ANAEMIA AND PARASITIC INFESTATIONS AMONG SCHOOL CHILDREN LIVING IN URBAN SLUMS OF ASOKORO DISTRICT, FCT, NIGERIA.

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ANAEMIA AND PARASITIC INFESTATIONS AMONG SCHOOL CHILDREN LIVING IN URBAN SLUMS OF ASOKORO DISTRICT, FCT, NIGERIA.

CHAPTER ONE: INTRODUCTION
1.1 Background
The establishment of Abuja as a new Federal Capital Territory (FCT) in the 1970s resulted in the emergence of slums co-existing with well planned residential and administrative areas. United Nations Human Settlement Programme (UN-HABITAT) defines a slum household as a group of individuals living under the same roof in an area who lack one or more of the following: durable housing of a permanent nature that protects against extreme climate conditions; sufficient living space, which means not more than three people sharing the same room; easy access to safe water in sufficient amounts at an affordable price; access to adequate sanitation in the form of a private or public toilet shared by a reasonable number of people and security of tenants that prevents forced evictions. Nearly 327 million people were projected to live in slums in Commonwealth countries and almost one in every sixth citizens. In a quarter of Commonwealth countries (11 African, 2 Asian and 1 Pacific), more than two out of three urban dwellers live in slums.It is projected that by 2030, close to 1.7billion of the expected 3.93 billion urban dwellers in low-income and middle income countries will be living in slums.The situation is not different in Nigeria, where a recent report by United Nations documented that about 96.6 million (69%) of Nigerians live in slums.Low skilled artisan workers needed for the construction work in FCT reside in urban slums that are bereft of basic infrastructure. These slums are as a result of inadequate town planning, budgetary allocation and legislation to cater for urban poor and are therefore bereft of infrastructural provisions. Poor sanitation, non-existent organized waste disposal and vector control are some factors enabling the spread of infectious diseases including parasitic infestations. Anaemia is a common complication of infestation by these parasites; which is as a result of haemolysis in malaria, intestinal blood loss and competition for host child’s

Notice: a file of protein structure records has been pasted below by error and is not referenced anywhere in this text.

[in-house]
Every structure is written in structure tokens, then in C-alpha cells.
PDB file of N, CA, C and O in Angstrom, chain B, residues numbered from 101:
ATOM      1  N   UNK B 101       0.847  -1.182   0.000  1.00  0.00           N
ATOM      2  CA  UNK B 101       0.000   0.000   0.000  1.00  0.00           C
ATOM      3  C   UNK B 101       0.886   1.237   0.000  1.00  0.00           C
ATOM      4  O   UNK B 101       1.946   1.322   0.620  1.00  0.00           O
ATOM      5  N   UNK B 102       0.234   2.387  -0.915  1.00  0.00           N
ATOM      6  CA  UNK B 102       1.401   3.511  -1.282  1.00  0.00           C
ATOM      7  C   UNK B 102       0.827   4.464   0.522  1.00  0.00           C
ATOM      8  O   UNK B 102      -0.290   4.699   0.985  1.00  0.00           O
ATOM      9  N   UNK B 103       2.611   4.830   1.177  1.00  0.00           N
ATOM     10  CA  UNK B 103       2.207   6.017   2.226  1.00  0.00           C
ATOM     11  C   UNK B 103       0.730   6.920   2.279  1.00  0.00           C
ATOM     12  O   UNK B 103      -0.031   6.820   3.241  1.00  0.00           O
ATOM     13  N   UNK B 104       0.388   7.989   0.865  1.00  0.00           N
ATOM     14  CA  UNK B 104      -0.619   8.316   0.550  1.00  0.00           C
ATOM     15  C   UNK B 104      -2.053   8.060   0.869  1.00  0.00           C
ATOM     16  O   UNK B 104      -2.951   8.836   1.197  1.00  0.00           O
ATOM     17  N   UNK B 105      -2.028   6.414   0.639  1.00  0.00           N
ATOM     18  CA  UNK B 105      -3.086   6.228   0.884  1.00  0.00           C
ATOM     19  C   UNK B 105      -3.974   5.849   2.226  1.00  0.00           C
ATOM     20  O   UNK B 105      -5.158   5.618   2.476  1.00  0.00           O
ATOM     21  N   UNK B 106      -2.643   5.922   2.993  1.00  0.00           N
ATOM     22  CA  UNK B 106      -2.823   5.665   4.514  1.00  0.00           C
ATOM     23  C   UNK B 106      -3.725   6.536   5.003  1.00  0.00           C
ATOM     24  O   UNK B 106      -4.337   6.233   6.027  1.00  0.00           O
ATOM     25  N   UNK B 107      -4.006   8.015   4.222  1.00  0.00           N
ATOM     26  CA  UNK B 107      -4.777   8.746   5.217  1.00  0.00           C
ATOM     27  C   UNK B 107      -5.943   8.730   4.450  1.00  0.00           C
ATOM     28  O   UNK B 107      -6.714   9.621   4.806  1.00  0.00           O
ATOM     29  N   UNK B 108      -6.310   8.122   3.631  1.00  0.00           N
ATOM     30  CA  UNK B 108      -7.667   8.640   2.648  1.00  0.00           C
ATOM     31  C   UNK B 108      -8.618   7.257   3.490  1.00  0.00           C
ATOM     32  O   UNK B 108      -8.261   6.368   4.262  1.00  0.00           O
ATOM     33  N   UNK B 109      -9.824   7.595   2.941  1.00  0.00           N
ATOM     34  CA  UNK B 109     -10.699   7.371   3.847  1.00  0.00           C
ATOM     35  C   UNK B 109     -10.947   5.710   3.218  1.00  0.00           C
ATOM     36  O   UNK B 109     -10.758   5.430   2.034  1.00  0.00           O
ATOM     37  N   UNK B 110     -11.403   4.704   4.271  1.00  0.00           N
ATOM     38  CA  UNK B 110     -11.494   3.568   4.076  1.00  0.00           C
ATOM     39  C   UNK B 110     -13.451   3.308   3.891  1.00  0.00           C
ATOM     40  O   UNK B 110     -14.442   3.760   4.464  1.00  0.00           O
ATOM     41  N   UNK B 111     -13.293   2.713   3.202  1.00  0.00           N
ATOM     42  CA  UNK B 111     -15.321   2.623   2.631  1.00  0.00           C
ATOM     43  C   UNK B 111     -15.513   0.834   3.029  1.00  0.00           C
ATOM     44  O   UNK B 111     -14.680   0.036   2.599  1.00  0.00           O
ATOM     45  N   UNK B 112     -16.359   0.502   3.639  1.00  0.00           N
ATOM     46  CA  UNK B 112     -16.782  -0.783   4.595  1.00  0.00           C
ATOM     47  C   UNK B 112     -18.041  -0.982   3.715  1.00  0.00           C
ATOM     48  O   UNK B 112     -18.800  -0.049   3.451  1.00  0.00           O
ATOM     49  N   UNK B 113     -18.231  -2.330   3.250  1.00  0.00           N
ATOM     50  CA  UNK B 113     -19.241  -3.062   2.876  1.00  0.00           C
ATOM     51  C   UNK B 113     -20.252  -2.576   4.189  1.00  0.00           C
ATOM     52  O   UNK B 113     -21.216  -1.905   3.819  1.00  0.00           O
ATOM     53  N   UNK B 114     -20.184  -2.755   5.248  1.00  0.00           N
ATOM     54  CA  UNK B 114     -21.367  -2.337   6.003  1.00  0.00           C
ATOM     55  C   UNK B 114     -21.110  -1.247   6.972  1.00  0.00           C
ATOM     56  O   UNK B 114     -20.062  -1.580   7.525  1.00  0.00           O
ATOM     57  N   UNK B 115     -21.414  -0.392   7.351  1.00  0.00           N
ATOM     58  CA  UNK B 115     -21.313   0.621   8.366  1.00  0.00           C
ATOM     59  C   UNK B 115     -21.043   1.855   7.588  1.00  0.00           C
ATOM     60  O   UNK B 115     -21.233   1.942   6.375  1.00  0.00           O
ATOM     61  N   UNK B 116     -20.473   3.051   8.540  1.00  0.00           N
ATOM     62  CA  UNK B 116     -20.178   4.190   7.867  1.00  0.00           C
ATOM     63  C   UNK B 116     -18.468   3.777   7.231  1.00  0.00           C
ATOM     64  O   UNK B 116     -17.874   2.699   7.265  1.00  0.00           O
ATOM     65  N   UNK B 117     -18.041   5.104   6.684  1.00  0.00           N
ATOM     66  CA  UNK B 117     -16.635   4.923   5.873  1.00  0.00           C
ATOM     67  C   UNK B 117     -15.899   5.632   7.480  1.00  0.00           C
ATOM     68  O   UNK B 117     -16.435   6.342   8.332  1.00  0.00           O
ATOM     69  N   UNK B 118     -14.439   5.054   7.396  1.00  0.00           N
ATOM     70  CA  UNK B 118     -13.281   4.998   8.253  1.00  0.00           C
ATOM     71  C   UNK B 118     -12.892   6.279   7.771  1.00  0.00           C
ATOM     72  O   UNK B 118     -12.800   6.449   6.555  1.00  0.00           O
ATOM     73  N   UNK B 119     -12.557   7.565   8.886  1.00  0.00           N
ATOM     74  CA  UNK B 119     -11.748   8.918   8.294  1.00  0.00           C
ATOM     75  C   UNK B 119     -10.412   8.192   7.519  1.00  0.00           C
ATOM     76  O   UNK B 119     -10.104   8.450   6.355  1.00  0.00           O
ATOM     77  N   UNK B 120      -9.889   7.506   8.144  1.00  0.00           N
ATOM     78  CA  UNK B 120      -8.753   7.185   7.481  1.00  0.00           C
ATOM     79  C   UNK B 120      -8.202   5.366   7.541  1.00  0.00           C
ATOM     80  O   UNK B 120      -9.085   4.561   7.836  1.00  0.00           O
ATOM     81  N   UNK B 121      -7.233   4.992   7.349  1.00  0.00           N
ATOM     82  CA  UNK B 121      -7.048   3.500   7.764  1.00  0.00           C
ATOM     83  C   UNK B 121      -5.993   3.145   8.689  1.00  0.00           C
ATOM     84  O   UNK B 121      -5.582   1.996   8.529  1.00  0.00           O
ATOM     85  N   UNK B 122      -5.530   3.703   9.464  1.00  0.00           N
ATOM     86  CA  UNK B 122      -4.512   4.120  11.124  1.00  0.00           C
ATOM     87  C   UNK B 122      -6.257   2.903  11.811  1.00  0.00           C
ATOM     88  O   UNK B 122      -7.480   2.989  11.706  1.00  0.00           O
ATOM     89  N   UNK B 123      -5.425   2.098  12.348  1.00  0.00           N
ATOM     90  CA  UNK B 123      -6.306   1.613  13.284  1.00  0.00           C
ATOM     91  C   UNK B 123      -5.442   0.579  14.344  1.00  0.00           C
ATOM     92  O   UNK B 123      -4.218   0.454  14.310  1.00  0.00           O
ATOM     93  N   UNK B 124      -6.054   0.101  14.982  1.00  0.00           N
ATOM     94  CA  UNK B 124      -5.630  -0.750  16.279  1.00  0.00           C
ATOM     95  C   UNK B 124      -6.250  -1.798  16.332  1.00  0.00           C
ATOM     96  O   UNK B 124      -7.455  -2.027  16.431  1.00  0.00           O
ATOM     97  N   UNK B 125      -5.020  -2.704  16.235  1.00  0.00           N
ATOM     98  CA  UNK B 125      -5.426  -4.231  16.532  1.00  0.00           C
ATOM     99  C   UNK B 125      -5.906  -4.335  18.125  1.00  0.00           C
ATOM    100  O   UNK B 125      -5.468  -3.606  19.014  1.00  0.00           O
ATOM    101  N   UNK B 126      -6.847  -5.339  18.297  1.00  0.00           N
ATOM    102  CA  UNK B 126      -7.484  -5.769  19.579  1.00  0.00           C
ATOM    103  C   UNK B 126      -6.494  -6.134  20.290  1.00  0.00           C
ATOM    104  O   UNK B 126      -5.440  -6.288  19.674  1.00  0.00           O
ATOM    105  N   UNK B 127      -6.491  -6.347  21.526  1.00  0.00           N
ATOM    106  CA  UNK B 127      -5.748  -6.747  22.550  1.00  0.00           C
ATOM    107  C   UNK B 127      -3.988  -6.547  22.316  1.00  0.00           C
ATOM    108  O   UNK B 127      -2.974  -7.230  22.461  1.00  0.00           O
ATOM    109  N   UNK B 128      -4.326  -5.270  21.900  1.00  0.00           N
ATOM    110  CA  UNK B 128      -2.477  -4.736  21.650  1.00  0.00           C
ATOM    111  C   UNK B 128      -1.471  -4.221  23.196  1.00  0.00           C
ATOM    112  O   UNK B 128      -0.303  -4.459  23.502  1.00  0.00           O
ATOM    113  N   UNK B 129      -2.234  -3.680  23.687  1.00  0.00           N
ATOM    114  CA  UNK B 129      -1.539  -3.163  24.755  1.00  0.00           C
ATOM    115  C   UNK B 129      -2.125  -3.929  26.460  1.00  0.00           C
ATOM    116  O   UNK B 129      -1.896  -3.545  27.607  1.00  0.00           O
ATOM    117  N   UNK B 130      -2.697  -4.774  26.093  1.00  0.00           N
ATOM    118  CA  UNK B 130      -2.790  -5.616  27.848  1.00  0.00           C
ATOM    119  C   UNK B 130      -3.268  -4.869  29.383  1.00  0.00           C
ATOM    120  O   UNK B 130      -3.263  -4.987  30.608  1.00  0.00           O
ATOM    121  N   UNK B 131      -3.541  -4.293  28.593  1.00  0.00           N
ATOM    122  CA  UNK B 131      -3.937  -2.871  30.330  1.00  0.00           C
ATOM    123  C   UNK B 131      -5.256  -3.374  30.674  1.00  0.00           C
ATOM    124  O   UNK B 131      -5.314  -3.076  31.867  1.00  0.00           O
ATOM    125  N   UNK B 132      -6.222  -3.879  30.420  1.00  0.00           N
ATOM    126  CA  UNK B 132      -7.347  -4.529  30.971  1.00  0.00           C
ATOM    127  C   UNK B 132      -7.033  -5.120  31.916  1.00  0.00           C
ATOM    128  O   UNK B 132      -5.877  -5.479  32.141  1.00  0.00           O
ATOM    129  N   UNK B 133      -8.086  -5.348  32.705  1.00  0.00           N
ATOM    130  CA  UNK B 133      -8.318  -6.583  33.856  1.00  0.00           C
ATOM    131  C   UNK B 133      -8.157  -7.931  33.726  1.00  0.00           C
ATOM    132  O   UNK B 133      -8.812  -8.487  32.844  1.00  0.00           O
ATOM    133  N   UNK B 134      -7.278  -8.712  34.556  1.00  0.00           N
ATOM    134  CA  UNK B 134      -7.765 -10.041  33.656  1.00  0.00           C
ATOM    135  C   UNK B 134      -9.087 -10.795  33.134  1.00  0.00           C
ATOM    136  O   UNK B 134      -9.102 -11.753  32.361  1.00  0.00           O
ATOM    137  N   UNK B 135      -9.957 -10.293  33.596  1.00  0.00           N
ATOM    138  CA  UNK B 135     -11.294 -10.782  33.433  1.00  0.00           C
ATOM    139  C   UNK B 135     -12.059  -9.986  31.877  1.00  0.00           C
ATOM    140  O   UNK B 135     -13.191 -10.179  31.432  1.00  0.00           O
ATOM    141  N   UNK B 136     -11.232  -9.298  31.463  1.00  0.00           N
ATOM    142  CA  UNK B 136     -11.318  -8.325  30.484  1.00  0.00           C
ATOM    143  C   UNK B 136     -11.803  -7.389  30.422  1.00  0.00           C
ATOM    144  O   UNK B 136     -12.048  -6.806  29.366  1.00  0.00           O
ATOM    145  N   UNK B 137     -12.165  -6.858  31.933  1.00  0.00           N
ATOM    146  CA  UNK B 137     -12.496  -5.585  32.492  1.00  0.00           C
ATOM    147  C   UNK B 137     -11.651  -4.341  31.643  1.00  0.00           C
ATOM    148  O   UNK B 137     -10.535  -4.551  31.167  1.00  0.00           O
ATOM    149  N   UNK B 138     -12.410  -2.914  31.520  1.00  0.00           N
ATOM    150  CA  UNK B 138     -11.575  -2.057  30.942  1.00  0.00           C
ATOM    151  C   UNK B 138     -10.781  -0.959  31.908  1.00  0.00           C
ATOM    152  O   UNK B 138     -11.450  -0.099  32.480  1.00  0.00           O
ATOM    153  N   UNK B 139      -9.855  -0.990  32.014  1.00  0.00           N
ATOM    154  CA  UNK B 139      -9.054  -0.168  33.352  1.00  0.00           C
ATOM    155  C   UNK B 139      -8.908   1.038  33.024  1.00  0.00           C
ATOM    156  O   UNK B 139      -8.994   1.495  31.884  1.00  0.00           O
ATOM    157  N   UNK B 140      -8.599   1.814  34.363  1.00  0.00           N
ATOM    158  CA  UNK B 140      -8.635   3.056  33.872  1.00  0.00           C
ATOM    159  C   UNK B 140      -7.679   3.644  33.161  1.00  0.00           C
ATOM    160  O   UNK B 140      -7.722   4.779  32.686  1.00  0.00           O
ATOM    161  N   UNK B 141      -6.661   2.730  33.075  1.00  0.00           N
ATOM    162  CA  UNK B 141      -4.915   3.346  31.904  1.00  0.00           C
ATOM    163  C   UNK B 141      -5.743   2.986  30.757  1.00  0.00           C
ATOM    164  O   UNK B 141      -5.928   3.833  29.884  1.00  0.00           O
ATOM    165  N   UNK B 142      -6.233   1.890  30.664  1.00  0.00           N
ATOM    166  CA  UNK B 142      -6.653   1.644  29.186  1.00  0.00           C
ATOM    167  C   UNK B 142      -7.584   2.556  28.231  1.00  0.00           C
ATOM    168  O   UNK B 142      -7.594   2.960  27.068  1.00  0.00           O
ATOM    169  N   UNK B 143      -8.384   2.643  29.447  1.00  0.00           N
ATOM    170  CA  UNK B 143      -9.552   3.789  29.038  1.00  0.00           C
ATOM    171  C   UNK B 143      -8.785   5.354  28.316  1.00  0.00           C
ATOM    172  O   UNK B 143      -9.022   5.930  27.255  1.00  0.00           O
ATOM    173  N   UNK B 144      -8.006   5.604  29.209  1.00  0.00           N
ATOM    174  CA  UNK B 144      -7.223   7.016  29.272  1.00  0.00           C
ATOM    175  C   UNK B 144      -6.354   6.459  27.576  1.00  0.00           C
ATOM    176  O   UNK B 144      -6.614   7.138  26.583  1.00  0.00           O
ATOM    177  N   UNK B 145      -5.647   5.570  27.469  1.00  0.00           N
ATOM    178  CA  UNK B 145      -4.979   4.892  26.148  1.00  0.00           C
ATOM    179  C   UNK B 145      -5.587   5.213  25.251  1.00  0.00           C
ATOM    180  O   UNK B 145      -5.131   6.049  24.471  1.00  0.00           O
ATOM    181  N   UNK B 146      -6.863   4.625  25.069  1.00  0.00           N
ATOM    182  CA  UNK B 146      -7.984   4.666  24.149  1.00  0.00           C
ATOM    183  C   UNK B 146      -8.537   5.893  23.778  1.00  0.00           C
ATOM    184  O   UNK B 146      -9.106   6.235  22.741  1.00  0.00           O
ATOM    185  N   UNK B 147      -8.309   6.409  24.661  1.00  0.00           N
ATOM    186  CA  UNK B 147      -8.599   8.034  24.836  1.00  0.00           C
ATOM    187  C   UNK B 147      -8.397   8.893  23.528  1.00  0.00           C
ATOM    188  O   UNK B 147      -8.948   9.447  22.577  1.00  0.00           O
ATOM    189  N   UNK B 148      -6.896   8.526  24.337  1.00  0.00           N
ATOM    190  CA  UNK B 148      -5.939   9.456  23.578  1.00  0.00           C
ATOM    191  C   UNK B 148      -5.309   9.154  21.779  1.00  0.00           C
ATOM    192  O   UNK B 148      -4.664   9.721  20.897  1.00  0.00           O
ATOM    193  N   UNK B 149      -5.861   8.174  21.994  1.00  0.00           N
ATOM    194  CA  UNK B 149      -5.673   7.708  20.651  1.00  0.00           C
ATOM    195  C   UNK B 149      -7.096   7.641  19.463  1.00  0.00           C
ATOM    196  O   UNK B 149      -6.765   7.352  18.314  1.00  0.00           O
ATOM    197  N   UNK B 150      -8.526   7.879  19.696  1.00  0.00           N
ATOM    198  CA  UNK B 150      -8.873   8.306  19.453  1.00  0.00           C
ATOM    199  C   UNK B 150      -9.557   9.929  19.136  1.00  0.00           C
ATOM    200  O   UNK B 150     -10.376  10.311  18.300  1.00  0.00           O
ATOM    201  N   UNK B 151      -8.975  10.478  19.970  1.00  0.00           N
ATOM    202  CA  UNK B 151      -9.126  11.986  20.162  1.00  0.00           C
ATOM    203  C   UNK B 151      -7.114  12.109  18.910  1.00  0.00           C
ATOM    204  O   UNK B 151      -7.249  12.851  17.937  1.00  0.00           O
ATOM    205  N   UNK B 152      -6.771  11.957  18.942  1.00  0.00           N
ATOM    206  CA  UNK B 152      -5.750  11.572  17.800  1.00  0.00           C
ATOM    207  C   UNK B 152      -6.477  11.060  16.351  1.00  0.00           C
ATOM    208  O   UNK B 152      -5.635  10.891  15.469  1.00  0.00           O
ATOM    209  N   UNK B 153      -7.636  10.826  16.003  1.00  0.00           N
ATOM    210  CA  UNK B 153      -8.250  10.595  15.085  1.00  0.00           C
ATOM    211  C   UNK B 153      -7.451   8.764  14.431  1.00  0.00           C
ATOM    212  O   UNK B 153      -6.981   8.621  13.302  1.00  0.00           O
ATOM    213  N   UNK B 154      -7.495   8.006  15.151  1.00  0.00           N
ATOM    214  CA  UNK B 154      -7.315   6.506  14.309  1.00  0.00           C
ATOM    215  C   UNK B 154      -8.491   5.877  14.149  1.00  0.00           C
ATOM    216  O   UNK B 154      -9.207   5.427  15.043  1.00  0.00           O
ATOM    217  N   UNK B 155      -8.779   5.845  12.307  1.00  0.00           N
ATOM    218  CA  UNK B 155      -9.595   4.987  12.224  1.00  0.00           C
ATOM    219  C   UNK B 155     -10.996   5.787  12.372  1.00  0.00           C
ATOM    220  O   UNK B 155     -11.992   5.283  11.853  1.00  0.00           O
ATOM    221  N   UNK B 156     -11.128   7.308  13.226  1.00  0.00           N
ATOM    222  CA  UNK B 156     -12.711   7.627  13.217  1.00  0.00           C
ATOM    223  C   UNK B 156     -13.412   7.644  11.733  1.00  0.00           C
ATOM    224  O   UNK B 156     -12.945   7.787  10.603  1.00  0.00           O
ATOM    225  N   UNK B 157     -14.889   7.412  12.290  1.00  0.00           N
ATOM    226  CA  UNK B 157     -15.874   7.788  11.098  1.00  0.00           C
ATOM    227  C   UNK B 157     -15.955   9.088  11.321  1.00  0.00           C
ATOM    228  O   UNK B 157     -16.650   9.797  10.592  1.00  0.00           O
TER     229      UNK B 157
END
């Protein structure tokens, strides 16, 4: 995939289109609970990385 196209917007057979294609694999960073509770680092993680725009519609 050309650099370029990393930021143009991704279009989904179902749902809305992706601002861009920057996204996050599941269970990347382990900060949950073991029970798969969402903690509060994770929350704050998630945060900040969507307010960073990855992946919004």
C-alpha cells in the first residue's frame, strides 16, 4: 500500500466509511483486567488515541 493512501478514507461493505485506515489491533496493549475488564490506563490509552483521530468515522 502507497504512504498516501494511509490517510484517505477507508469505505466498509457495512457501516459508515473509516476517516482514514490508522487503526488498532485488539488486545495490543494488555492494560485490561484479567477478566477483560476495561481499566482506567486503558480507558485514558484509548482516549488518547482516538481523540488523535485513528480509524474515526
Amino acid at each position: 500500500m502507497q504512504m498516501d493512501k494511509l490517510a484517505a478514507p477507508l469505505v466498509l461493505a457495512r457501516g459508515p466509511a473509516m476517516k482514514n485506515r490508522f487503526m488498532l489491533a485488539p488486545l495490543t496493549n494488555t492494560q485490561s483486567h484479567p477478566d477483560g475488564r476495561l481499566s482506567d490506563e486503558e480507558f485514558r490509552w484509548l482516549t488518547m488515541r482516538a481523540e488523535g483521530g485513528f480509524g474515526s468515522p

nutrients in the case of Hookworm, Ascaris, Trichuris and others. Anaemia can also be as a result of suppression of appetite as found in all parasitic infestations especially malaria and secondary suppression of erythropoiesis due to fever and nutrient deficiency.
Anaemia is the reduction in the haemoglobin concentration of the peripheral blood below the normal range expected for age, sex of an individual and altitude.It is a worldwide public health problem that is highly prevalent in developing countries. The World Health
Organization (WHO) estimated the number of anaemic persons to be about 2 billion worlwide. it is reported to account for three-quarter of 1 million deaths a year in Africa and South-East Asia and is the world’s second leading cause of disability. The causes of
anaemia include nutritional deficiencies like iron, vitamin B12, folate deficiencies, parasitic infestations and haemoglobinopathies. The health consequences of anaemia are cognitive and growth impairment which cause delayed psychomotor development, poor performance of language skills, motor skills, and coordination in children; increased morbidity from infectious diseases; reduced work capacity and productivity and increased maternal mortality in women. Anaemia can be treated effectively with oral iron supplements as ferrous sulfate, ferrous fumaerate or ferrous gluconate given as 200 mg twice or three times daily

ANAEMIA AND PARASITIC INFESTATIONS AMONG SCHOOL CHILDREN LIVING IN URBAN SLUMS OF ASOKORO DISTRICT, FCT, NIGERIA.

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